In a world where marginal gains are often critical to success, some glaring performance variables are only just starting to be spoken about. For many years studies conducted to understand the inner workings of the human body, regarding sport medicines and even car safety, have been predominantly male focused.
Although top level athletes have anything but average physiques, a male and female competitor with still be different anatomically, and also in their physiology. Looking away from these extraordinary specimens, the playing field tends to level-out somewhat. However, in order to achieve similar feats, whether that be running a marathon or rowing an ocean, the training regime should look a little different.
One key area that has been neglected is how the menstrual cycle, and the fluctuations in hormones that occurs, can impact training and recovery. Although still in its infancy of research, studies have shown different phases that influence physiological parameters such as muscle growth and heart rate.
Oestrogen has been shown to promote muscle growth by activating satellite cells which results in regeneration, and muscle recovery by attenuating the rate or muscle cell death. Interestingly, the rise of this hormone at the beginning of a cycle (once the period has finished), along with testosterone, indicates that doing additional strength training here will lead to more beneficial results, than if done during the second half of the cycle.
Good moods and high energy are also common during the beginning of the cycle.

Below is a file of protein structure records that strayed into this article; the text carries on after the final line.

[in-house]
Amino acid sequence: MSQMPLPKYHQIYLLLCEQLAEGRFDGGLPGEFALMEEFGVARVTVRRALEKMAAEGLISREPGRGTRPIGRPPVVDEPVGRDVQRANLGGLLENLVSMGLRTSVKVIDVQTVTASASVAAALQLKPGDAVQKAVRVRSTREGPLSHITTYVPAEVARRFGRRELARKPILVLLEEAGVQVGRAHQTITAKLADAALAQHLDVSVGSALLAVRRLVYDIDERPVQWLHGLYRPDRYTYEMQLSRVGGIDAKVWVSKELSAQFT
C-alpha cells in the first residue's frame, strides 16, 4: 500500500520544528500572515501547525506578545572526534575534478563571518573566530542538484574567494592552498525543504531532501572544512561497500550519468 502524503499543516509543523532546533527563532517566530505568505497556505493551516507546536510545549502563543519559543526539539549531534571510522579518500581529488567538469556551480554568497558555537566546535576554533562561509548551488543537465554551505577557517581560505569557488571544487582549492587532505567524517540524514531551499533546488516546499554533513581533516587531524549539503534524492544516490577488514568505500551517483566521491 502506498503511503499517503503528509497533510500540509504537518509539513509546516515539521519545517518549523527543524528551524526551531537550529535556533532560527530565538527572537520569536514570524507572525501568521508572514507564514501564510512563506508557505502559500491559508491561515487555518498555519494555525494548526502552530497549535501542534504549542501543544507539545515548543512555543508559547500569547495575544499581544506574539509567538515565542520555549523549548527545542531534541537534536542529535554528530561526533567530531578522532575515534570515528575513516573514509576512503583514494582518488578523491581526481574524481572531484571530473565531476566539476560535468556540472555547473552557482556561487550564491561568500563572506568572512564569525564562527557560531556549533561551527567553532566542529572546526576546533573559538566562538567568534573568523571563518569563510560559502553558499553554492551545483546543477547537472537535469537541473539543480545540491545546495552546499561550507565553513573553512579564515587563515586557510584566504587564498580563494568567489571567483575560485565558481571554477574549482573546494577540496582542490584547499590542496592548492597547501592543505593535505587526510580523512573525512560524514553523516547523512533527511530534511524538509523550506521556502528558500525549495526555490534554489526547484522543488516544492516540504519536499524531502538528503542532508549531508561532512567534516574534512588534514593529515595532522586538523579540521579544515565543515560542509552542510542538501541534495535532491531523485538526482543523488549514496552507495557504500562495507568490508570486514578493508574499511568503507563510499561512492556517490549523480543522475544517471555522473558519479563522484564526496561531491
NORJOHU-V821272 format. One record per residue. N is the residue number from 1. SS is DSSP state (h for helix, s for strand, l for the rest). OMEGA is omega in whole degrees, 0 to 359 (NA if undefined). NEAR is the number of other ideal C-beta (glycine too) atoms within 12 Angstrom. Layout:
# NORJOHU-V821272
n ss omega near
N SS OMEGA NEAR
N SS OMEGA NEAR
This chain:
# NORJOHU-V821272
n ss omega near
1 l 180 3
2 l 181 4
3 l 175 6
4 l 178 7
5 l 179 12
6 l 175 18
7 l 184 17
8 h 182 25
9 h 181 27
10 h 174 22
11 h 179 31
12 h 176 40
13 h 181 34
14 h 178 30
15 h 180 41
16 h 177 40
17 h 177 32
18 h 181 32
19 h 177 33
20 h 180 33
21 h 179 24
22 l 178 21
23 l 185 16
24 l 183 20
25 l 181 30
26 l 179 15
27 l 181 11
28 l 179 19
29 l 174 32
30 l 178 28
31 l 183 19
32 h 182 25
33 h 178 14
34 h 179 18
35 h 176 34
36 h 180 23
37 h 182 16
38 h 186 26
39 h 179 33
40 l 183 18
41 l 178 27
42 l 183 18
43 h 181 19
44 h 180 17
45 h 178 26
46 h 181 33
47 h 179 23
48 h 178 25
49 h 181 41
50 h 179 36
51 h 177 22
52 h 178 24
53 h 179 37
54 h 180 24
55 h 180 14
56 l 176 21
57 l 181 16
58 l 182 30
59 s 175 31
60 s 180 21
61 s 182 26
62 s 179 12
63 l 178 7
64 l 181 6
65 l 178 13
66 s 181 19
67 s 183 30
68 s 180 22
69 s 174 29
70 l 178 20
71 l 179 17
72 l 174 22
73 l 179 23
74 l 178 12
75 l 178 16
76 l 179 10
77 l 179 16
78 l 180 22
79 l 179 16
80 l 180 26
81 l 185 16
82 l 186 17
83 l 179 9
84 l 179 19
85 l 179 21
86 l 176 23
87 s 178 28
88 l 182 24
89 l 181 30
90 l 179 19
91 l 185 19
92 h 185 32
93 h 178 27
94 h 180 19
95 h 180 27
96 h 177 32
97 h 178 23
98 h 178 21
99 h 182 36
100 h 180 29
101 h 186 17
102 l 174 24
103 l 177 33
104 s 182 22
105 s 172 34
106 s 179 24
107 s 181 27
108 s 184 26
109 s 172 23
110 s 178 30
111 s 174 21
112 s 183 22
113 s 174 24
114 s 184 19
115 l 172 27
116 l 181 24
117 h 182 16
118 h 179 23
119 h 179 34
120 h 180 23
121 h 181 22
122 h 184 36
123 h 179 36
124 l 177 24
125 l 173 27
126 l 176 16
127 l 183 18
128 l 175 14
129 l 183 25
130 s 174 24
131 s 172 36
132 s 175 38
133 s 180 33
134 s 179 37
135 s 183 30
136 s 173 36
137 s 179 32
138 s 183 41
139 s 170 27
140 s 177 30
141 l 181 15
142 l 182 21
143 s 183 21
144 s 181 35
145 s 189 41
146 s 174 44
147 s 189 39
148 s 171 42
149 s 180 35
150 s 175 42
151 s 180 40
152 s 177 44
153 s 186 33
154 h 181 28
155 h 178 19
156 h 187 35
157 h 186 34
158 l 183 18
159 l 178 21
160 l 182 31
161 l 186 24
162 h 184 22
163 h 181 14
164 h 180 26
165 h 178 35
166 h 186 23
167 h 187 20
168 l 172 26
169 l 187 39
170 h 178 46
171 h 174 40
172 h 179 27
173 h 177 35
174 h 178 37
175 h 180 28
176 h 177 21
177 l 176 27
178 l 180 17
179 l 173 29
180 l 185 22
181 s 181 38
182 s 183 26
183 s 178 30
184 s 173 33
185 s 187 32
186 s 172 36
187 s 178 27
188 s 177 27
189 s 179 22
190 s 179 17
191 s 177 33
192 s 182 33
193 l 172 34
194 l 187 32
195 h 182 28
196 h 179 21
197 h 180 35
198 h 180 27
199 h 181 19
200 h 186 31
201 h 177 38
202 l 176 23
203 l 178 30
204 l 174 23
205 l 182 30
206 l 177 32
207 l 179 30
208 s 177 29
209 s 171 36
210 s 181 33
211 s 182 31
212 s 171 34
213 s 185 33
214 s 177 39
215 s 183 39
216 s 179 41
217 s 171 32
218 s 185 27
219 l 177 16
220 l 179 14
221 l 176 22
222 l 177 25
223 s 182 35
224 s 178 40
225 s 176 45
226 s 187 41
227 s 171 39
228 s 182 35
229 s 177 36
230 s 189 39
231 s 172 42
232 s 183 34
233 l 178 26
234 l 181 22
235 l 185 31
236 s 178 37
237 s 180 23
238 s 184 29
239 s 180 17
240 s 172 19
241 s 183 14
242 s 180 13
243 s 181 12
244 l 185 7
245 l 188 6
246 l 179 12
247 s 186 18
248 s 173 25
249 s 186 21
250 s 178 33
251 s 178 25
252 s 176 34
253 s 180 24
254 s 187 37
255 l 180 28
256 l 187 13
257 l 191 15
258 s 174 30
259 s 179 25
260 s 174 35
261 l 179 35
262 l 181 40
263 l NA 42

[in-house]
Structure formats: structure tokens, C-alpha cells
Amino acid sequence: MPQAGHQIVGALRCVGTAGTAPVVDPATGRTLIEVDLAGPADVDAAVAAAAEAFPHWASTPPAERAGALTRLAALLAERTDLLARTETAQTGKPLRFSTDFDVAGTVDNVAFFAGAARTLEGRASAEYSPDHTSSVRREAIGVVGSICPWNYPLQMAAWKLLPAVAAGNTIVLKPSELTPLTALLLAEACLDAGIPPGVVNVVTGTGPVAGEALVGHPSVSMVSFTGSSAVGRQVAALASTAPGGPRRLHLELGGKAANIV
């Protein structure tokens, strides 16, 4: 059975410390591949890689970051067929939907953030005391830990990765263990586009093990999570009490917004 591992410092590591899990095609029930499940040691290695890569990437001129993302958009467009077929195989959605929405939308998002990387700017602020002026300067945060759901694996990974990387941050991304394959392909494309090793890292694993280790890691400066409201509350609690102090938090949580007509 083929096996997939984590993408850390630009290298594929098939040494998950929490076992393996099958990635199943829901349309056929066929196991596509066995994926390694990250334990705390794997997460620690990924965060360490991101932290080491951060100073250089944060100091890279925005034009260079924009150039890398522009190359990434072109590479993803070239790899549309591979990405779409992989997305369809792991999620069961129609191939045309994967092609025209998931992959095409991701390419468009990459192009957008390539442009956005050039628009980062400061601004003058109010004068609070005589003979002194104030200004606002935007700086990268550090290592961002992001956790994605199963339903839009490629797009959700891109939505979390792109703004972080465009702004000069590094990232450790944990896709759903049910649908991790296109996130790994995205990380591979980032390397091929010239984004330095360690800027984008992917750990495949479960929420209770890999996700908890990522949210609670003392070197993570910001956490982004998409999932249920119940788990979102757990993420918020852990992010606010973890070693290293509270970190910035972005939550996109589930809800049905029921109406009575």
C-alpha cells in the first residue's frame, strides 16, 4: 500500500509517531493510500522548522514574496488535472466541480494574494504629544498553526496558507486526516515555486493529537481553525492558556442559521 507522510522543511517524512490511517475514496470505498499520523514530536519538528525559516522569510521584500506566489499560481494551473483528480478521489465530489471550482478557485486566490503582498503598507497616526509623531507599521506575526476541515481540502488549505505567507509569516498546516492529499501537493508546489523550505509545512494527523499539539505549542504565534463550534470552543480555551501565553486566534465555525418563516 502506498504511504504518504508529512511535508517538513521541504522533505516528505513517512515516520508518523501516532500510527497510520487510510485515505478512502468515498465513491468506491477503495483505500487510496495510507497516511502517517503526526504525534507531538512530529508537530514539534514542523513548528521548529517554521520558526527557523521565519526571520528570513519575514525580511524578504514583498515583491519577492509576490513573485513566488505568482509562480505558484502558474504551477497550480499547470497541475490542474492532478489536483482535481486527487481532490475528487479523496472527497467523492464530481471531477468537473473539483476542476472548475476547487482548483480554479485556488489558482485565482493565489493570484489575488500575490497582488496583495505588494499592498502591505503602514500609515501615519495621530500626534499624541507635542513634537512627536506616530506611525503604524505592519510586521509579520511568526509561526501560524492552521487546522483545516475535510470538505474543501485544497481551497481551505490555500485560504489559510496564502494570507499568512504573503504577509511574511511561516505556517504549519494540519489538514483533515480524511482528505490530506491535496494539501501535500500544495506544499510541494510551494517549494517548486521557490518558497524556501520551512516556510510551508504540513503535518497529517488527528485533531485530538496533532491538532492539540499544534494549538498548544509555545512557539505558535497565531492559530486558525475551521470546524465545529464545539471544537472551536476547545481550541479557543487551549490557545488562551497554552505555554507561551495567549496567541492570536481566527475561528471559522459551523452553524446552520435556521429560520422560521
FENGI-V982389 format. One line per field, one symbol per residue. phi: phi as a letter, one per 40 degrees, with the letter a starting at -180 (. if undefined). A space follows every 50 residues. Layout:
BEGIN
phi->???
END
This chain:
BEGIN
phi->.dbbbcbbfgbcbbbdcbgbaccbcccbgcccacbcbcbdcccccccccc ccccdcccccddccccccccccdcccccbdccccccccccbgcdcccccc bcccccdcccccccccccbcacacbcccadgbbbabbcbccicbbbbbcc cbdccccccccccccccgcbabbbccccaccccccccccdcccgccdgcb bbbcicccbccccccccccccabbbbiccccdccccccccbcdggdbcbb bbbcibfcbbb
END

Good moods and high energy are also common during the beginning of the cycle, and through the middle, as oestrogen causes an increase in serotonin. Getting tough interval sessions done is a good way to capitalise on this, or even going for a personal best.
The luteal phase is the final part of the menstrual cycle. Oestrogen levels decline whilst progesterone peaks and this can be associated with feeling drowsy and irritable. Studies have also shown an increase in cardiovascular strain and decreased time to exhaustion. Although exercise can always be beneficial, some workouts may feel harder than normal.
Ultimately, the person who knows your body best is you. As an individual we know if hitting the river is what will leave us feeling exuberated, or if curling up on the sofa with a tub of ice cream is what’s really needed. However, having more awareness of why we feel a certain way, and tailoring some workouts to when the greatest benefit will be gained, could just help to pick up a medal at a regatta this summer.
Links to additional information on this subject:
Training during first half of menstrual cycle most efficient - Science Daily
How the menstrual cycle and menstruation affect sporting performance - BMJ (free)
The power of the menstrual cycle - British Rowing Plus (requires BR membership)